1. Hi Shaheen,

      We will probably go to another one of the Open Days in June and you would be very welcome indeed to join us-could pick you up at Newport station on our way!

      So glad you liked the sound of the bread-I’ll probably add more walnuts next time. The oak smoked flour and the other flours they do are all available from Waitrose in Cardiff now. I know what you mean about smoky flavours- I’m thinking about getting a little smoker-quite fancy trying to smoke some of my garlic this year...

  9. How wonderful, I can't believe you can visit Jekka McVicar's farm! I have several of her books, and really didn't think of her as a real person before this, much less someone you can buy herbs directly from. Thanks for sharing your trip and your herb choices. It's too soon here to plant herbs, but not too soon to start planning...

    1. Her books are great aren’t they! She is a lovely lady-so knowledgeable and very helpful with advice. I love visiting and can’t wait for the next Open Day in June which will probably have many, many varieties of basil by then if the weather is kind. I’ve already started a new lit of what I want to get then...

  10. What a lovely blog you have. I so enjoyed reading about your visit to the herb farm. I hope I might find something similar near me here in Massachusetts. Your recipes looked delicious.

    1. Oh thank you for stopping by my blog and kind words. I love reading your blog too about life beyond your kitchen window in Massachusetts!

  11. A delightful post! I think I have some lemon balm in my garden but I am going to get someone to verify! Have a lovely sunny Easter weekend in Wales! Ren x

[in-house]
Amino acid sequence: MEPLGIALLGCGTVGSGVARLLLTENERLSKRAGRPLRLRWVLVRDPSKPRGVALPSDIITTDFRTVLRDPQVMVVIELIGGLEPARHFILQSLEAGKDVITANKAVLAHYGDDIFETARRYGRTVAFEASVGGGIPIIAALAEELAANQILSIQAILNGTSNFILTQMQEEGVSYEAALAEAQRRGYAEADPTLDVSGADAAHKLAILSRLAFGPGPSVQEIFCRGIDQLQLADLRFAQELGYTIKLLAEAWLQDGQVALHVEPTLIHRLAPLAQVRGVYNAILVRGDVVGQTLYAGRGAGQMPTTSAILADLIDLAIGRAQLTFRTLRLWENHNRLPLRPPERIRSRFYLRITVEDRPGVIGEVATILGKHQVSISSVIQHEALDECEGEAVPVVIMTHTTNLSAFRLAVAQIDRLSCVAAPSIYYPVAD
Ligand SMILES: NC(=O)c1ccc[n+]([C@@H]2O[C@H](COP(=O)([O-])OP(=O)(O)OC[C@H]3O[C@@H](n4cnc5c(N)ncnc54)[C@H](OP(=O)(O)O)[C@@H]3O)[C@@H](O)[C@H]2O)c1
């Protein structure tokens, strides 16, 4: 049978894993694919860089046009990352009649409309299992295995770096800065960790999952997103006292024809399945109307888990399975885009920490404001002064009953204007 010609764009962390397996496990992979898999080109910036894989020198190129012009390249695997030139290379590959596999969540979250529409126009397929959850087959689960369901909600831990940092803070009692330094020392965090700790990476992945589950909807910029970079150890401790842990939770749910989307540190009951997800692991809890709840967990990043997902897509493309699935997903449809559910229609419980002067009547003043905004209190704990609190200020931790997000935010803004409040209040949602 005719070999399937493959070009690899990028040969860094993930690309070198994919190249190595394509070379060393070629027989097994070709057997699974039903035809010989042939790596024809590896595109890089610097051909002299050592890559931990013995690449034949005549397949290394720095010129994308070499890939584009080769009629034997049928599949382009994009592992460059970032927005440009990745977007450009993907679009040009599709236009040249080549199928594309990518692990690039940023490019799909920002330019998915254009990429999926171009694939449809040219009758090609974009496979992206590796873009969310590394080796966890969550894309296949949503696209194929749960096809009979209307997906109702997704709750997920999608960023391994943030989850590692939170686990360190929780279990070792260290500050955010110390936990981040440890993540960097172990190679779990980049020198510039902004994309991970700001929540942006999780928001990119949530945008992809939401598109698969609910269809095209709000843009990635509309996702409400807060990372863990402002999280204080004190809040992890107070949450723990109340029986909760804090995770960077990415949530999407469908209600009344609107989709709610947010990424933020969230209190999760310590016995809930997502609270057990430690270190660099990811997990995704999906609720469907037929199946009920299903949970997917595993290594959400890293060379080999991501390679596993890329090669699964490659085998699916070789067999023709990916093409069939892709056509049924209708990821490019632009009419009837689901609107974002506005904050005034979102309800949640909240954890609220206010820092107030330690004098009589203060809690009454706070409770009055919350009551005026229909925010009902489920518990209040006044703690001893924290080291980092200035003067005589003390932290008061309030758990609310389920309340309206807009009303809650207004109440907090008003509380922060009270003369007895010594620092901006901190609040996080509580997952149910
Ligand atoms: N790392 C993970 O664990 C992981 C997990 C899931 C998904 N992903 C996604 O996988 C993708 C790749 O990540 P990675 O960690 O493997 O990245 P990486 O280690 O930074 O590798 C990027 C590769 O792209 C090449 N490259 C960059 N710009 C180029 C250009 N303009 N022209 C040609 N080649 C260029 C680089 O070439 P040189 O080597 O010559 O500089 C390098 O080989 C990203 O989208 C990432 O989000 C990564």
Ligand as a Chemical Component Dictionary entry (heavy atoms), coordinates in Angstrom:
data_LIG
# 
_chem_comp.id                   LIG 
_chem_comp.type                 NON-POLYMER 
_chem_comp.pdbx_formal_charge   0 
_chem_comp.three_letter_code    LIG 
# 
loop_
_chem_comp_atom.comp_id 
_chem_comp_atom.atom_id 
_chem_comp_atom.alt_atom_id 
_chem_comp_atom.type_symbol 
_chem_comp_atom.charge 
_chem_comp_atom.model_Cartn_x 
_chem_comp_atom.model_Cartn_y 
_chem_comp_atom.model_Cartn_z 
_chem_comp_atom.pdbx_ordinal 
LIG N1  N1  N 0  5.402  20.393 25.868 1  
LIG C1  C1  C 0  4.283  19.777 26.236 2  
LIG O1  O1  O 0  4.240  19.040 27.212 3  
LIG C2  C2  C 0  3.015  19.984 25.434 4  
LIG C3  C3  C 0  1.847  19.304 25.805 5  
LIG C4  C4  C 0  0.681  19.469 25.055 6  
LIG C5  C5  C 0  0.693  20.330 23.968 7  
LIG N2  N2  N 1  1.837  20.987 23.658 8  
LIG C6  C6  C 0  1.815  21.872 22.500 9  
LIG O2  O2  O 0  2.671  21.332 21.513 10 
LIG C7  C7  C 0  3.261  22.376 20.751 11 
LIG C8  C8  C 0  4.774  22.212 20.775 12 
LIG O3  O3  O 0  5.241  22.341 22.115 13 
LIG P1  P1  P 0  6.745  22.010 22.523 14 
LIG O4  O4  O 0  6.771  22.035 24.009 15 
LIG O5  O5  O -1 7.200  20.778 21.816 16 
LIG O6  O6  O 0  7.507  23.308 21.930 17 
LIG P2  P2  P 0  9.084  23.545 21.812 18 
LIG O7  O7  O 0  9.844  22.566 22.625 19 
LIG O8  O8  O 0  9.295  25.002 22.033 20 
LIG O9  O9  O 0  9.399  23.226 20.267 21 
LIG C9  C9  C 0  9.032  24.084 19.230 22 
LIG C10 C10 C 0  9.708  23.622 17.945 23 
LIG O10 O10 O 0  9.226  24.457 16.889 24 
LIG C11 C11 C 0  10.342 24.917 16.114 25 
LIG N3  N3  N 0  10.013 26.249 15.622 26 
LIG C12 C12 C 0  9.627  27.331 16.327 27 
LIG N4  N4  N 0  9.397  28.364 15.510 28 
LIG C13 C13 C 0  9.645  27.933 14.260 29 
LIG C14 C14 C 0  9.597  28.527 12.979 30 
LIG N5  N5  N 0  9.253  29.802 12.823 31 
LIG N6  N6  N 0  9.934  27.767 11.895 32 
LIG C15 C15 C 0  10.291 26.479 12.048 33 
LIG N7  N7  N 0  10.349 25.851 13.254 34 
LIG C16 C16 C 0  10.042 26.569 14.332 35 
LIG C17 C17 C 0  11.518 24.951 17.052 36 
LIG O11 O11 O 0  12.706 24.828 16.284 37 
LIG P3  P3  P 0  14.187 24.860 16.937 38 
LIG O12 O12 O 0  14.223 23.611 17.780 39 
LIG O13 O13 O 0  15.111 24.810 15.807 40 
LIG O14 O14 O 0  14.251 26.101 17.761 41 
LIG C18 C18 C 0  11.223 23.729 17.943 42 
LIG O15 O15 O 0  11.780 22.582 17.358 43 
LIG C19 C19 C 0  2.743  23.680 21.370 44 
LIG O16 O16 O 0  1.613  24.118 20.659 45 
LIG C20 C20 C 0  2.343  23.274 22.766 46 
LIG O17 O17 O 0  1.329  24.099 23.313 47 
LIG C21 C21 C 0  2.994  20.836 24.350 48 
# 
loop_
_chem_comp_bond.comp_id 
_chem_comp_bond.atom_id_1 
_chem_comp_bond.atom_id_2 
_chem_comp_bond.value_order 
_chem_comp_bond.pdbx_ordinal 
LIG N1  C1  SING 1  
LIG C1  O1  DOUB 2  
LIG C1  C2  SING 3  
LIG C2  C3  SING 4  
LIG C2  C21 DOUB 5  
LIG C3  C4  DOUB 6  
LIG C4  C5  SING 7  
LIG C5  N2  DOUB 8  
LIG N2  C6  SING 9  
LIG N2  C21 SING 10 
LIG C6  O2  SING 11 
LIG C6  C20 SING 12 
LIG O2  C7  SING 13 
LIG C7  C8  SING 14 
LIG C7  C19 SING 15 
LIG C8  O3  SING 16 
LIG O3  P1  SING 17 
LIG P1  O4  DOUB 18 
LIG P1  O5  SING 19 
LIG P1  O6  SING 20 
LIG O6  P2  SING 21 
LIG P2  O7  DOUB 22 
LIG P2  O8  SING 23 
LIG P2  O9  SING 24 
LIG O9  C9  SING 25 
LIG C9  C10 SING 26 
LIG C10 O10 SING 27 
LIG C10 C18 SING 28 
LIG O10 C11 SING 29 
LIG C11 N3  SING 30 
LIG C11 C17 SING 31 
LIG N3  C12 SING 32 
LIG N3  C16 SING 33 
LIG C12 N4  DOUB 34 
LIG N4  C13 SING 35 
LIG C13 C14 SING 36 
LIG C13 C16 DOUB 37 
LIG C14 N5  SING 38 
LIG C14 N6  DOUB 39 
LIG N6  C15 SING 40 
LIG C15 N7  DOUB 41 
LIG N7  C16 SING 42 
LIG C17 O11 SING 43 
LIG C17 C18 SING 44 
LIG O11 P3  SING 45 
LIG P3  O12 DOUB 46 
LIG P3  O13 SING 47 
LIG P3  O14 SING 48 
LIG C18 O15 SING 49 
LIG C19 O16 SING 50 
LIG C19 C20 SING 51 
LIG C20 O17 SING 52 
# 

1. Hi Ren,

      Thanks so much for stopping by! Oh I do hope you do have some Lemon Balm-the aroma is wonderful...Fingers crossed for a sunny Easter-or at least a snow free one! Hope you and your family have a great Easter too!

  12. thank you so much for sharing this! Gosh, I'm still so new to herbs! Must admit I've never heard of them all. I have heard of mint, but moroccan mint? nope, wonder how different it tastes from your usual mint? And the great herby ideas too. I love carrot with coriander, find it almost difficult not to use the two together!

    1. Hi Shu Han,

      Once you get into herbs you will find it delightfully addictive! Moroccan mint has long been my favourite both in cooking and raw. I knew I wanted to get a new one when I visited Jekka’s but had been smelling all the different ones without really looking at the names when I found the one I really, really liked and when I looked it was my old favourite-Moroccan!!

  13. Thank your for finding my blog! I'm now following you back! English bloggers always have the best garden advice and I always seem to learn something from my friends across the pond! I wish I could have hopped on a jet to go to the herb farm with you. I love herbs. I usually plant new herbs every season! I'm trying to start some from seed, wish me luck! There was an herb farm that I used to like to visit in Maine but sadly they don't exist any longer.

    Have a lovely Easter!


    1. Hi Mary,

      Thank you so much for visiting my blog too! Herbs can be so unassuming in the garden but rightly take their place centre stage in the kitchen I feel.

      Don’t know about giving garden advice though-I’ll leave that up to other bloggers who are far more expert than me-I’m just a plodding amateur!!

  14. What a delightful day you had. Where would we be without herbs - love them. We've been growing Orach for a few years now and it's wonderful, it just seeds all over the place, so we never have to sow any and it's so tasty and productive. I didn't realise you were so close to the border. We're about the same distance to the English border ;-)

    1. Hi Choclette,

      Glad to hear you enjoy the Orach-do you have the green or the red variety. I tasted both and preferred the red in its raw state. The green I know, spreads like a weed and grows in the wood below me.

      So you are close to the ‘English’ border are that the Tamar?

  15. was a brilliant day out, my garden is greatly enhanced by all the gorgeous smelly herbs, i can't help but touch them or eat a bit every time i go by. Thank you for a lovely day x

    1. It was a great day out-and even better to share it with a great friend!